• Key point 14-04. The display of religious symbols on public property does not violate the first amendment nonestablishment of religion clause so long as they are part of a larger display that includes secular symbols.
• Key point 13-01.1. The most commonly applied test for evaluating the validity of a law of government practice under the first amendment’s nonestablishment of religion clause is the three-part “Lemon” test. Under this test, a law or government practice that conveys some benefit on religion will be constitutional if it (1) has a clearly secular purpose; (2) has a primary effect that neither advances nor inhibits religion; and (3) does not foster an excessive entanglement between church and state. All three parts of the test must be met in order for the law or practice to be constitutional. The Supreme Court has recognized limited exceptions to this test.
Display of Religious Symbols on Public Property
* A federal appeals court ruled that a county seal bearing an outline of the Ten Commandments did not violate the nonestablishment of religion clause of the first amendment. Since 1852, a Georgia law has required clerks of the state superior courts to have a “substantial seal of office” bearing the name of the county and court. The county seal of Richmond County is circular, with the words “Superior Court Richmond County, GA” inscribed around the perimeter. The center of the seal contains a depiction of a sword and the Ten Commandments (depicted by two rectangular tablets with rounded tops, and Roman numerals I though V listed vertically on the left tablet, and numbers VI to X on the right side. The seal’s only function is to authenticate legal documents. Some 24,000 documents bore the seal in 1999. The county also displays a statue of Justice in the courthouse parking lot. The statue depicts Justice as a woman holding a sword in her right hand and the scales of justice in her left.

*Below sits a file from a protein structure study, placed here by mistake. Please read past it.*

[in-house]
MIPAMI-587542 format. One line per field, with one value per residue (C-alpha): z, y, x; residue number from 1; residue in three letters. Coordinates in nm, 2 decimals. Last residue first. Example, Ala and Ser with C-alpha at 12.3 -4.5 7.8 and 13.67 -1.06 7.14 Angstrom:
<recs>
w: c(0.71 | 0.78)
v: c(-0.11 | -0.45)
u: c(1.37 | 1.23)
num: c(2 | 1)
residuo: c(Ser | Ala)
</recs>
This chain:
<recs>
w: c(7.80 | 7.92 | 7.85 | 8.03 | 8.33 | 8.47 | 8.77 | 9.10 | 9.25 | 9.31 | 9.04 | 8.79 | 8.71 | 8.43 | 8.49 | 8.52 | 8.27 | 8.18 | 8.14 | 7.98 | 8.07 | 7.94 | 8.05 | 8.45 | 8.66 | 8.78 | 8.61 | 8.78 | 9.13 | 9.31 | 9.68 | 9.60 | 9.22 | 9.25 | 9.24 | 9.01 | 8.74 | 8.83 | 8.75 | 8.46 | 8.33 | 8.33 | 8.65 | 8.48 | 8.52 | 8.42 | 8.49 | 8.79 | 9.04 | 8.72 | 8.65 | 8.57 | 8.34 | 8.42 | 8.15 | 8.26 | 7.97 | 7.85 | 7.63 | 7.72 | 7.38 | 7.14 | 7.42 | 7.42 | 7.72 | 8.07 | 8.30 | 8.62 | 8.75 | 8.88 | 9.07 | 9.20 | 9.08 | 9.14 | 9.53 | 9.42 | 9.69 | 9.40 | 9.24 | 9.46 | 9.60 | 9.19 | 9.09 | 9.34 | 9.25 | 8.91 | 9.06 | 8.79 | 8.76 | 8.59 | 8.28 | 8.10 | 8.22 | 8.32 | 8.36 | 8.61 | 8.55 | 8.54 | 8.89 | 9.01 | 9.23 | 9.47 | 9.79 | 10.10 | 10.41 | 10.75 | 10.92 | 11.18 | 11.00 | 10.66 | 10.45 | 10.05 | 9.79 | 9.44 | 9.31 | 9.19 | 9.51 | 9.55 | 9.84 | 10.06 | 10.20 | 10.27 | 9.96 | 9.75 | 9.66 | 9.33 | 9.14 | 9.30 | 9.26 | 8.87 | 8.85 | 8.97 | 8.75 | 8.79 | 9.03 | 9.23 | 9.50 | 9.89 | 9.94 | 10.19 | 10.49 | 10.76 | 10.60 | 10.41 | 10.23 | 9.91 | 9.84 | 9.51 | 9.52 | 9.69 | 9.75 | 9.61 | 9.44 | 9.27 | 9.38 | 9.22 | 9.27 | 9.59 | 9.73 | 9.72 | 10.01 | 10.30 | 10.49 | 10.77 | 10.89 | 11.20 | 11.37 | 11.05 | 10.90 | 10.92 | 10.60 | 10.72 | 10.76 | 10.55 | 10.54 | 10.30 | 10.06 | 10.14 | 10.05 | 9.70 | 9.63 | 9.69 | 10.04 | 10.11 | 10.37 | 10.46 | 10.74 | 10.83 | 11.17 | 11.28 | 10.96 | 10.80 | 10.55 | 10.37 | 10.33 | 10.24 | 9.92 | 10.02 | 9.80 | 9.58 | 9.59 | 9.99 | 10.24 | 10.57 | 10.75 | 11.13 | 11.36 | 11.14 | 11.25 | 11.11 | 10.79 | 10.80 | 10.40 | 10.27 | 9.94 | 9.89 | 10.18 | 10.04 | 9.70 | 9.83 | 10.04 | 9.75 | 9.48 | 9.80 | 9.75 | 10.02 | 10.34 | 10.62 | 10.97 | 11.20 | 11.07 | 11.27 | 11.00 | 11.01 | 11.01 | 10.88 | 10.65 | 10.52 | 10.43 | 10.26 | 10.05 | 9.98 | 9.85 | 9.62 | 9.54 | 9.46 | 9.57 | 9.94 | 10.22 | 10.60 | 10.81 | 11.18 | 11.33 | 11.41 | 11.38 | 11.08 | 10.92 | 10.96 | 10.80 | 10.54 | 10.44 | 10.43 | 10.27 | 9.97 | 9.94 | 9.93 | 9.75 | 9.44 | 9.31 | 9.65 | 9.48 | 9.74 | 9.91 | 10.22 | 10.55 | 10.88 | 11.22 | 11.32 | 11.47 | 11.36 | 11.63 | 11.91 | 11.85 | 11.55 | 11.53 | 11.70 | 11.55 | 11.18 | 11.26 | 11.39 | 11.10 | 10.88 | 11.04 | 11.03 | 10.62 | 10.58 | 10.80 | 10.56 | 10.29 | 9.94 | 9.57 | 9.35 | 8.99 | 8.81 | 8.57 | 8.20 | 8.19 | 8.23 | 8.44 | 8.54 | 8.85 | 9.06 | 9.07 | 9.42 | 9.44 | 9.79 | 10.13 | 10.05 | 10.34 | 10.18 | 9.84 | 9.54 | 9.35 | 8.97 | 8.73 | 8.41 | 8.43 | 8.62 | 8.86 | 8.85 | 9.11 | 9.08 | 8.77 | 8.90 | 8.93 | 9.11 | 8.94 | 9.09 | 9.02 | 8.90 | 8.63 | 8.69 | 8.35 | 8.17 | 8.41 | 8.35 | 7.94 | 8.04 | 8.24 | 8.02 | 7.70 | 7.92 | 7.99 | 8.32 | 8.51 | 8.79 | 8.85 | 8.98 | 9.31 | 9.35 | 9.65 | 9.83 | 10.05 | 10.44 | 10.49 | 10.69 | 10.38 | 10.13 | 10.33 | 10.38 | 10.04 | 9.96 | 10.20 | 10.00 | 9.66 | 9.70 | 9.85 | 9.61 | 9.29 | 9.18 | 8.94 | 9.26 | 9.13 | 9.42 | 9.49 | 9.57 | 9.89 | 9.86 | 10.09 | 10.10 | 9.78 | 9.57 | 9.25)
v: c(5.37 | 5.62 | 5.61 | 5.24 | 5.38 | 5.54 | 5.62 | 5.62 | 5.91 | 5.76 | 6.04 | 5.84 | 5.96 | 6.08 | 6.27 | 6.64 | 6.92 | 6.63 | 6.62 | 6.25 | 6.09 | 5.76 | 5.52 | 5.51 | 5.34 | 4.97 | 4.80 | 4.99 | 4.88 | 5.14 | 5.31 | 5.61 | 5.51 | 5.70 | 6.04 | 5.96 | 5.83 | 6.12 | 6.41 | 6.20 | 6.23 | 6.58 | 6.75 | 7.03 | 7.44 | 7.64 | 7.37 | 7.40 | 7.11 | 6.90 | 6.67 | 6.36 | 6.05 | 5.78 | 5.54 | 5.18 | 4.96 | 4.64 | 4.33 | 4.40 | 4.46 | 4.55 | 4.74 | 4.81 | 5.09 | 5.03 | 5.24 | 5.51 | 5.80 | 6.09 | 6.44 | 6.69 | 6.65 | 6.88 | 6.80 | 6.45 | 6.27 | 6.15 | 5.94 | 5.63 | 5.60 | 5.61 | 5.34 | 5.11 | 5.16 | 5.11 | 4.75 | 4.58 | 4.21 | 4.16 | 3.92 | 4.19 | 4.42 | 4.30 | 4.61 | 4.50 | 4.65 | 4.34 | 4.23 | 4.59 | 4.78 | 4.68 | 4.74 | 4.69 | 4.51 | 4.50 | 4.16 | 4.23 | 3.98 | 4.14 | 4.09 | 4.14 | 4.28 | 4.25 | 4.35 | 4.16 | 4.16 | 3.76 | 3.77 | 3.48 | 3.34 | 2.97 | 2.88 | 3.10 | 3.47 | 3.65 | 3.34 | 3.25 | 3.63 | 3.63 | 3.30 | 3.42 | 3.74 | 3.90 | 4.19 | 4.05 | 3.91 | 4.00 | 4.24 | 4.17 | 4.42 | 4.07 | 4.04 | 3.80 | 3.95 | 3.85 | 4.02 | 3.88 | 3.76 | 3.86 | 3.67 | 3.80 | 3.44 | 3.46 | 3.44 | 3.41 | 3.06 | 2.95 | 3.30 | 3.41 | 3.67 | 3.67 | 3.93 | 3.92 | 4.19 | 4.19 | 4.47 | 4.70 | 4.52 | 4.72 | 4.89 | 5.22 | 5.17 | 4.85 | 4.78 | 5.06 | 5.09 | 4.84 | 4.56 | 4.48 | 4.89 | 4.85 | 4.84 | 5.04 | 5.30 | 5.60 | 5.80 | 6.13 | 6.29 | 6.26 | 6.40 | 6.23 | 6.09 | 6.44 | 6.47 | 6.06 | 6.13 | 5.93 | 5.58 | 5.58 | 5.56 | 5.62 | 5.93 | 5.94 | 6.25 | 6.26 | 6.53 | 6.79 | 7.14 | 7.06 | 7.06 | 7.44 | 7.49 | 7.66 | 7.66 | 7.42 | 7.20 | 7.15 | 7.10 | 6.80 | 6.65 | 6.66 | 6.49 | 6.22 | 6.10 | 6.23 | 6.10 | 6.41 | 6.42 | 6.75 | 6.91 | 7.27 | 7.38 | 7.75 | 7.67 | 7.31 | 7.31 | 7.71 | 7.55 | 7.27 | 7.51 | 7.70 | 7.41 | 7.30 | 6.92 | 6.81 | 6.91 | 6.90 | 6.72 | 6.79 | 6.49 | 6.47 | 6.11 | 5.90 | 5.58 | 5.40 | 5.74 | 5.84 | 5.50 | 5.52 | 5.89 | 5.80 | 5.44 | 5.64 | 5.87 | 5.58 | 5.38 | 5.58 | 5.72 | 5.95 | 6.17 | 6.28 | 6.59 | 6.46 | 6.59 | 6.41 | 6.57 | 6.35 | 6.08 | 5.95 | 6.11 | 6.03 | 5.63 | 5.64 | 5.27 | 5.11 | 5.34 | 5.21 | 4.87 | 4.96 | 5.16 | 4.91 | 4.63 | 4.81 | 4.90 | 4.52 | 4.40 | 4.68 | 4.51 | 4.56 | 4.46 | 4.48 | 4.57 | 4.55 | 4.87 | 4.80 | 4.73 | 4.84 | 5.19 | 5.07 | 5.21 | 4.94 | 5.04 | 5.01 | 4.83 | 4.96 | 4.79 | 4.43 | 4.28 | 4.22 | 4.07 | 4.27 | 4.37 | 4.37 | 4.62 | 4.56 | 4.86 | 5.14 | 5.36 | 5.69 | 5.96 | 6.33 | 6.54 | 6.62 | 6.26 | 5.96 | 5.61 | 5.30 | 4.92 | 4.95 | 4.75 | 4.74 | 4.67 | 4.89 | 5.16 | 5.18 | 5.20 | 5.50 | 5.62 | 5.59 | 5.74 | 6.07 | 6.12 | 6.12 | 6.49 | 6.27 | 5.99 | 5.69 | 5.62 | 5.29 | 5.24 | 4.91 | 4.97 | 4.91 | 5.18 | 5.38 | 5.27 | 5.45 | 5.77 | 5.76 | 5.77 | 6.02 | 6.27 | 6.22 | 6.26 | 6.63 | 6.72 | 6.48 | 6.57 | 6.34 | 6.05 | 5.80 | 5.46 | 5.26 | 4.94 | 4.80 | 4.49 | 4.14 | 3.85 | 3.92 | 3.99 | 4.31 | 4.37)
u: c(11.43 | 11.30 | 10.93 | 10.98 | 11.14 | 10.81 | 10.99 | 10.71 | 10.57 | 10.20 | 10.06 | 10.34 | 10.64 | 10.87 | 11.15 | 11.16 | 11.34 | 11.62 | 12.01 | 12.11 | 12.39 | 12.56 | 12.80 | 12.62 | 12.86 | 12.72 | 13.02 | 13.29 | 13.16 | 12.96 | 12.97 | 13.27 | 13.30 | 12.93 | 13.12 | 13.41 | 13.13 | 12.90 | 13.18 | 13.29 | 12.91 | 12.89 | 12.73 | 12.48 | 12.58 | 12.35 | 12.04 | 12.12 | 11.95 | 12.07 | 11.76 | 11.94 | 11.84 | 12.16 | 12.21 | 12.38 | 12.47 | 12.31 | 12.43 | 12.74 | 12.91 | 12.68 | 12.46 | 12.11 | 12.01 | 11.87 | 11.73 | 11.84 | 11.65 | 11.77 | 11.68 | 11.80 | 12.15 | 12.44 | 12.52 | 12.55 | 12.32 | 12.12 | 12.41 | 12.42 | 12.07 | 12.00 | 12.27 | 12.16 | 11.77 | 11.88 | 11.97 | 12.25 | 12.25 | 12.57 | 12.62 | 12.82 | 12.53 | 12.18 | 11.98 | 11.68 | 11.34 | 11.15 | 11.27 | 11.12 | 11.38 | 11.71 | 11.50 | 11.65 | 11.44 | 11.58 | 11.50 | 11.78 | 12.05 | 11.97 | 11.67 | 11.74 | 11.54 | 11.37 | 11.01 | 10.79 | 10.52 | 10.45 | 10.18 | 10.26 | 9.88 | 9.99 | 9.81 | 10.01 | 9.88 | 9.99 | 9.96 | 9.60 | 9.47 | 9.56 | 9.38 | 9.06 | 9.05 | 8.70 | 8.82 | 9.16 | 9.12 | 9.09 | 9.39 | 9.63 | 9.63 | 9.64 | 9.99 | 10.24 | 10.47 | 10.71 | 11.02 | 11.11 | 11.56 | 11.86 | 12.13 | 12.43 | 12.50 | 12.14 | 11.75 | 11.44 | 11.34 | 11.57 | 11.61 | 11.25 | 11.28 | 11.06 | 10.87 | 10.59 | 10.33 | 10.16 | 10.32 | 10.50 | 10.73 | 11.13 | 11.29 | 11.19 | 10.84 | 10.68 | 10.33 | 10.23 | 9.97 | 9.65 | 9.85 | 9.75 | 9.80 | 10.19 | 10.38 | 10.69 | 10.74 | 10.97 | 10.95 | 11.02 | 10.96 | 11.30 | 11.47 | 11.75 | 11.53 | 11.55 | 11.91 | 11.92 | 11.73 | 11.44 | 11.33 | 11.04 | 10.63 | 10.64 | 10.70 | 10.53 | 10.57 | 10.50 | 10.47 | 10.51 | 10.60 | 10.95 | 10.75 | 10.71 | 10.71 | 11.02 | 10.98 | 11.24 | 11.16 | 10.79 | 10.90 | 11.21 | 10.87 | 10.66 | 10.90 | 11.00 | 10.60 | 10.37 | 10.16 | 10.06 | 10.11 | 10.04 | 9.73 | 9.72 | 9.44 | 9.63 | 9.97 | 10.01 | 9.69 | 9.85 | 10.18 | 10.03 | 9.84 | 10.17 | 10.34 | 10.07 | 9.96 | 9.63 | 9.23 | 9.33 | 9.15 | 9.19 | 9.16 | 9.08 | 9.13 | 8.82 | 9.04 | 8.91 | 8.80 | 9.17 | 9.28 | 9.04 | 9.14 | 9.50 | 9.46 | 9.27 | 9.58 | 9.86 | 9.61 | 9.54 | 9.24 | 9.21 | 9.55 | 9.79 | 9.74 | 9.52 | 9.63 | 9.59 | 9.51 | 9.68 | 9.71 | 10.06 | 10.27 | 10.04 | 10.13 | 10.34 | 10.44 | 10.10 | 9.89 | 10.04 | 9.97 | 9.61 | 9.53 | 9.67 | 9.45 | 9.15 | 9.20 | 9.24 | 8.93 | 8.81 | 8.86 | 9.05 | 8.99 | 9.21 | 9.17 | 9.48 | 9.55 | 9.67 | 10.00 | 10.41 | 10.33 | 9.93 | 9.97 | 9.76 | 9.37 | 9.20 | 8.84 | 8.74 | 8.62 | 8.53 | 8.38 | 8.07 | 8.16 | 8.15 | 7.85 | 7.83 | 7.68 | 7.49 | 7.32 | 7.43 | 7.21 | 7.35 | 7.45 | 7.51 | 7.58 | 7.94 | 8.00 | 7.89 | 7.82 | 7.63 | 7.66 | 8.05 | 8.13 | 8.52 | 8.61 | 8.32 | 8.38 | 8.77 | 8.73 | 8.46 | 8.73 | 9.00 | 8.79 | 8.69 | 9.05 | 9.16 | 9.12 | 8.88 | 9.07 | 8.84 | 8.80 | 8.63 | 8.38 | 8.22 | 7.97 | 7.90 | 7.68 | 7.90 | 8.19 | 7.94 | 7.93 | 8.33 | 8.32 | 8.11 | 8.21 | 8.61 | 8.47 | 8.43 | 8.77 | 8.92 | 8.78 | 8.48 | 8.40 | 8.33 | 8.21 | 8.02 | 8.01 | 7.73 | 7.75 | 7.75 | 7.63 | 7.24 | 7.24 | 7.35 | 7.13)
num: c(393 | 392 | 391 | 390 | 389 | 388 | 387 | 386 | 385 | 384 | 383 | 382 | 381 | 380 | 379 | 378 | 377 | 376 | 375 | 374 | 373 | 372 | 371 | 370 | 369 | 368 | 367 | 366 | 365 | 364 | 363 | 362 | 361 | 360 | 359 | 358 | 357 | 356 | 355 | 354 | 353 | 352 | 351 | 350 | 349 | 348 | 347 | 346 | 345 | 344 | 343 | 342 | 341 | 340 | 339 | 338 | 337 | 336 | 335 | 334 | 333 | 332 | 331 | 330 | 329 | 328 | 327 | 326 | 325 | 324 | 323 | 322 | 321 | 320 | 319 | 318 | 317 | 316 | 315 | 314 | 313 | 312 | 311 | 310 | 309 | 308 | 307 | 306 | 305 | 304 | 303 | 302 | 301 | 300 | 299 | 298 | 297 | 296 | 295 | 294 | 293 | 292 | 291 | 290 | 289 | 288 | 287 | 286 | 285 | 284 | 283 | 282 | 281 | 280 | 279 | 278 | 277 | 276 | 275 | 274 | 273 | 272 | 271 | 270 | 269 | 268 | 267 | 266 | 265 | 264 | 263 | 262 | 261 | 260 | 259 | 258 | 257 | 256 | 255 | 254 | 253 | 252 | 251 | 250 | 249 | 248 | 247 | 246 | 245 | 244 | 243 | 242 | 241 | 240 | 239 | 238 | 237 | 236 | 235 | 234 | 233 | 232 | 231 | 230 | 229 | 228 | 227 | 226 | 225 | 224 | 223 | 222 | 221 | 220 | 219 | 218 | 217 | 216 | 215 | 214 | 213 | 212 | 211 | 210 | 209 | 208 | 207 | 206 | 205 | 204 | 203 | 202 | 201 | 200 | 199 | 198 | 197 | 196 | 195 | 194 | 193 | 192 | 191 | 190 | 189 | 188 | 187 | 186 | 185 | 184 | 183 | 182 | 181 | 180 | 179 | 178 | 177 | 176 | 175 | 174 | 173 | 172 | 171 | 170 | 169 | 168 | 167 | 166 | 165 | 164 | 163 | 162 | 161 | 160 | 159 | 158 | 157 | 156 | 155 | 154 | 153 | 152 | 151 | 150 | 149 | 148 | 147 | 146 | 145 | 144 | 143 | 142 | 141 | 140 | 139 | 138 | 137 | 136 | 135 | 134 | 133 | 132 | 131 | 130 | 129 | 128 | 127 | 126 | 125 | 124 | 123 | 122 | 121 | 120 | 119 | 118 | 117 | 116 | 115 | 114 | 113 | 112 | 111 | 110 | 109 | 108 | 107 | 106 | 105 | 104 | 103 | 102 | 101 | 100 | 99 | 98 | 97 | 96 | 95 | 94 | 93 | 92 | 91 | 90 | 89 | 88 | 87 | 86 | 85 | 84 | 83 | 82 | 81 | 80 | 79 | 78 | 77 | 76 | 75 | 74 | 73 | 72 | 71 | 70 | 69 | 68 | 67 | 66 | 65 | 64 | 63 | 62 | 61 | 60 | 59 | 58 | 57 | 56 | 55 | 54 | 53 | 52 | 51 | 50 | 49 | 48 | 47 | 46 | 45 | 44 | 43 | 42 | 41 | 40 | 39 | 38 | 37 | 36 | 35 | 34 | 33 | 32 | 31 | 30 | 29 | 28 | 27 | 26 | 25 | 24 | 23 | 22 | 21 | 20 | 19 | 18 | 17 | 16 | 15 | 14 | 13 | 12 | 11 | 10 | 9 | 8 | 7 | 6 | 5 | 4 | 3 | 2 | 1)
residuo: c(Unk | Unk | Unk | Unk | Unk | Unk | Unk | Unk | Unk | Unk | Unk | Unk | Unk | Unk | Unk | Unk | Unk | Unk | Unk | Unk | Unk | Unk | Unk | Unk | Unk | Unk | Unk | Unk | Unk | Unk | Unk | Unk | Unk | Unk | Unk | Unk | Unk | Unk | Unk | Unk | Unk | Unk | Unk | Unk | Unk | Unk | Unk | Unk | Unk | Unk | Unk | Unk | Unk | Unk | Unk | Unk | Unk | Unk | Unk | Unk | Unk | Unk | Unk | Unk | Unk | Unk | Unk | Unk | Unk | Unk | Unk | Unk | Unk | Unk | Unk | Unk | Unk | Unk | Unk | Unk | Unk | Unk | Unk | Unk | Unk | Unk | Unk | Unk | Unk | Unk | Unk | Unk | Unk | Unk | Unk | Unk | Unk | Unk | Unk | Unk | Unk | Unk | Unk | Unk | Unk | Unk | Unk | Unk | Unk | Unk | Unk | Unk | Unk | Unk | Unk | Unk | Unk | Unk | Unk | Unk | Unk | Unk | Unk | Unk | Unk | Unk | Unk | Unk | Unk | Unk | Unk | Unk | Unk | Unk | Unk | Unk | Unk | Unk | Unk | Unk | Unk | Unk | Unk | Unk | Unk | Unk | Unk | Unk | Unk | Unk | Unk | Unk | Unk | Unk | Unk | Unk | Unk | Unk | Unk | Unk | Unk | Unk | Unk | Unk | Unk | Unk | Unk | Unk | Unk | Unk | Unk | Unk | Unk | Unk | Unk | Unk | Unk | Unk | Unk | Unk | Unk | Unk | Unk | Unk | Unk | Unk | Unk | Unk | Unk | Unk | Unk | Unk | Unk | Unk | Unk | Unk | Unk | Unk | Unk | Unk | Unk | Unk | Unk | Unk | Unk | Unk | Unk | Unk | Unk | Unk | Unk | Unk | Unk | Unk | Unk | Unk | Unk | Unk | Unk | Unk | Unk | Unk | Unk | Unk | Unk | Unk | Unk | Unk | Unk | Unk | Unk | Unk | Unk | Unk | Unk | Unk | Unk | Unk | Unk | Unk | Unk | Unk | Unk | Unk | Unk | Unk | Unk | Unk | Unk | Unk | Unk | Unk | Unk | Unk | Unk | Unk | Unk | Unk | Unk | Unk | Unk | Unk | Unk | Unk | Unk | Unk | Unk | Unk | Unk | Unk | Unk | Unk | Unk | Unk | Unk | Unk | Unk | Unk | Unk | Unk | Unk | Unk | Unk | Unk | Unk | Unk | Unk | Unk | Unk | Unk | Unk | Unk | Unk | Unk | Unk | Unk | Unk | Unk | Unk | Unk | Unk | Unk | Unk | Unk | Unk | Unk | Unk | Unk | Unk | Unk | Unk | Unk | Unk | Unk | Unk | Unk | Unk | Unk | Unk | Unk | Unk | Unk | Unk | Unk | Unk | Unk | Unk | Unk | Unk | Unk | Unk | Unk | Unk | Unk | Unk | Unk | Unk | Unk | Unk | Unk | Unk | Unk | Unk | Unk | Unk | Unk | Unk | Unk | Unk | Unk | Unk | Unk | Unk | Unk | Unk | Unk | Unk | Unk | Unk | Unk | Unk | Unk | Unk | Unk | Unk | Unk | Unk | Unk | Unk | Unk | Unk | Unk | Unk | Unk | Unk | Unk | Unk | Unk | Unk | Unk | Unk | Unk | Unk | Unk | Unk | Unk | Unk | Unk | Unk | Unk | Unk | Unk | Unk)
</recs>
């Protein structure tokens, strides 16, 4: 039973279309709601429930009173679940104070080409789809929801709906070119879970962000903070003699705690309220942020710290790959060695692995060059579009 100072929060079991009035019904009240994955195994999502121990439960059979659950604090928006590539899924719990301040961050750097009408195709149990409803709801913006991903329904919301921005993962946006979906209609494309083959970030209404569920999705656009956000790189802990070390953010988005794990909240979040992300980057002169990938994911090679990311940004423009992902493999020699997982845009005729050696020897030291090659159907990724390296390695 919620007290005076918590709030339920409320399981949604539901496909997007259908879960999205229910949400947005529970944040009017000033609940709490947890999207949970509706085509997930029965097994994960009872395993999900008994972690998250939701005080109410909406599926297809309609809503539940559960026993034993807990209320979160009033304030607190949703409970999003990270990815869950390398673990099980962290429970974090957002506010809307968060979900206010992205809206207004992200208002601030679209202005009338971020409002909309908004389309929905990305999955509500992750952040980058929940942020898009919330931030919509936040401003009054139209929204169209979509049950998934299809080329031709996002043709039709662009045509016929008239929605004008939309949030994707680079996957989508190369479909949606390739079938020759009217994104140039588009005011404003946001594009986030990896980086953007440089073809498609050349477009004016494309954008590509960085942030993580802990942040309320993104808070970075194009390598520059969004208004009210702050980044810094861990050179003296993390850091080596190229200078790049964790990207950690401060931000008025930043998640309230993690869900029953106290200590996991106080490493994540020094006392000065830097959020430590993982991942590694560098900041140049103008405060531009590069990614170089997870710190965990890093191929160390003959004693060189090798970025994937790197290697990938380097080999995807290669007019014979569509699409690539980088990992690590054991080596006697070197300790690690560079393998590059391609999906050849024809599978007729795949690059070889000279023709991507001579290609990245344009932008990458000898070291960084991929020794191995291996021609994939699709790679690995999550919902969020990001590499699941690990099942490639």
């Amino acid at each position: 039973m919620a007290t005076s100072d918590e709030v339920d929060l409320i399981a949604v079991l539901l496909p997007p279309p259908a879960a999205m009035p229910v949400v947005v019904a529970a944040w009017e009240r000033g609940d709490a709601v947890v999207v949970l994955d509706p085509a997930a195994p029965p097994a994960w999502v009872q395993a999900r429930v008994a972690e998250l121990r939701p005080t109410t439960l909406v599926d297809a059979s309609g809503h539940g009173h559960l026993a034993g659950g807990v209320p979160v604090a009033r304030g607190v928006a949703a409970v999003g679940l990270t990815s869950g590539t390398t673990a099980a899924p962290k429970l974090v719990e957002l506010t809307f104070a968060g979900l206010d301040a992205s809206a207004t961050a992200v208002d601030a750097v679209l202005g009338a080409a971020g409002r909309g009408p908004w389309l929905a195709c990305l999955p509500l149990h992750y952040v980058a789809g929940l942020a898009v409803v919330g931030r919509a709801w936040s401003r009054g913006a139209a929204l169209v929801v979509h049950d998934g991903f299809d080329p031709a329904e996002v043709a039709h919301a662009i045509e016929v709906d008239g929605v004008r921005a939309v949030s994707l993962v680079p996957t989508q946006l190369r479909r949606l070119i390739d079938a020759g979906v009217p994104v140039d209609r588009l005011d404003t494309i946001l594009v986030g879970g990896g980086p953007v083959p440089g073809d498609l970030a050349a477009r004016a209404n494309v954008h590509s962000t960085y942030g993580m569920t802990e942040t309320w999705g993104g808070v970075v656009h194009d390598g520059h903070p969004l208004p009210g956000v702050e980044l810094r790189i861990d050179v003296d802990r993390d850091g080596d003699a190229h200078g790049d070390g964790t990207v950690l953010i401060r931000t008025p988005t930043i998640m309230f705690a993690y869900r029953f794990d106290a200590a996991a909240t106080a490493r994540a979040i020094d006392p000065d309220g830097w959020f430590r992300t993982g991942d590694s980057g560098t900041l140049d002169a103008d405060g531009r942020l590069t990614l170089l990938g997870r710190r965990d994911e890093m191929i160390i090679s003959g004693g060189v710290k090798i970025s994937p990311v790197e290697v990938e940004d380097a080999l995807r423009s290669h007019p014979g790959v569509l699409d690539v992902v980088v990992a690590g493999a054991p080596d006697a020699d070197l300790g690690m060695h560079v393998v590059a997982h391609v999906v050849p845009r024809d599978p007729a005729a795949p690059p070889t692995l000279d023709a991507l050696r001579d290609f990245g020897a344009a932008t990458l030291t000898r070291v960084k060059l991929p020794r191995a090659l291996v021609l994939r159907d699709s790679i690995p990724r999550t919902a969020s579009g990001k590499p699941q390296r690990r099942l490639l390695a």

Three residents of the county filed suit in federal district court contending that the seal violates the nonestablishment of religion clause of the first amendment. The lawsuit claimed that the seal “prominently displays the Ten Commandments, a sacred text in the Judeo-Christian religious traditions,” in violation of the first amendment. A federal appeals court ruled that the seal did not violate the first amendment. It observed that a governmental practice does not violate the establishment clause if it satisfies a 3-part test: (1) a secular purpose, (2) a primary effect that does not advance or inhibit religion, and (3) no excessive government entanglement with religion. The county residents conceded that the seal did not foster an excessive entanglement between church and state, and therefore the only remaining issues were whether the depiction of the Ten Commandments on the seal had a secular purpose and a primary effect that did not advance or inhibit religion. The court concluded that the depiction of the Ten Commandments on the seal had a secular purpose: “In the context of authenticating legal documents, using a pictograph of the Ten Commandments intertwined with the sword helps viewers recognize the legal validity of documents …. During the 1870s the outline of the Ten Commandments presumably would have enabled illiterate citizens to recognize the legal validity of documents displaying the seal.”
The court also concluded that the primary purpose of depicting the Ten Commandments on the seal was not the advancement of religion. It stressed that six of the Ten Commandments “deal with honoring one’s parents, killing or murder, adultery, stealing, bearing false witness, and covetousness; all of which prescribe rules of conduct for dealing with other people. Much of our private and public law derives from these final six commandments …. For this reason, although primarily having a religious connotation, the Ten Commandments can, in certain contexts, have a secular significance.” The court noted that the seal is “solely limited to the very narrow context of authenticating legal documents” and therefore there was a “tight connection between a legitimate secular purpose for using the pictograph of the Ten Commandments and sword (using recognizable symbols of secular law, ones that suggest the force of law) and the context in which the seal is used (authentication of legal documents).” In addition, the clerk of the court “has not used the seal in contexts in which a reasonable observer might not understand the relationship between the seal’s symbols and its secular purpose.” Finally, the court noted that the seal did not contain the text of the Ten Commandments, and that the outline of the Ten Commandments was not the only symbol in the seal. It also has a depiction of a sword intertwined with the tablets. The presence of this additional symbol “increases the probability that observers will associate the seal with secular law rather than with religion.” King v. Richmond County, 331 F.3d 1271 (11th Cir. 2003).
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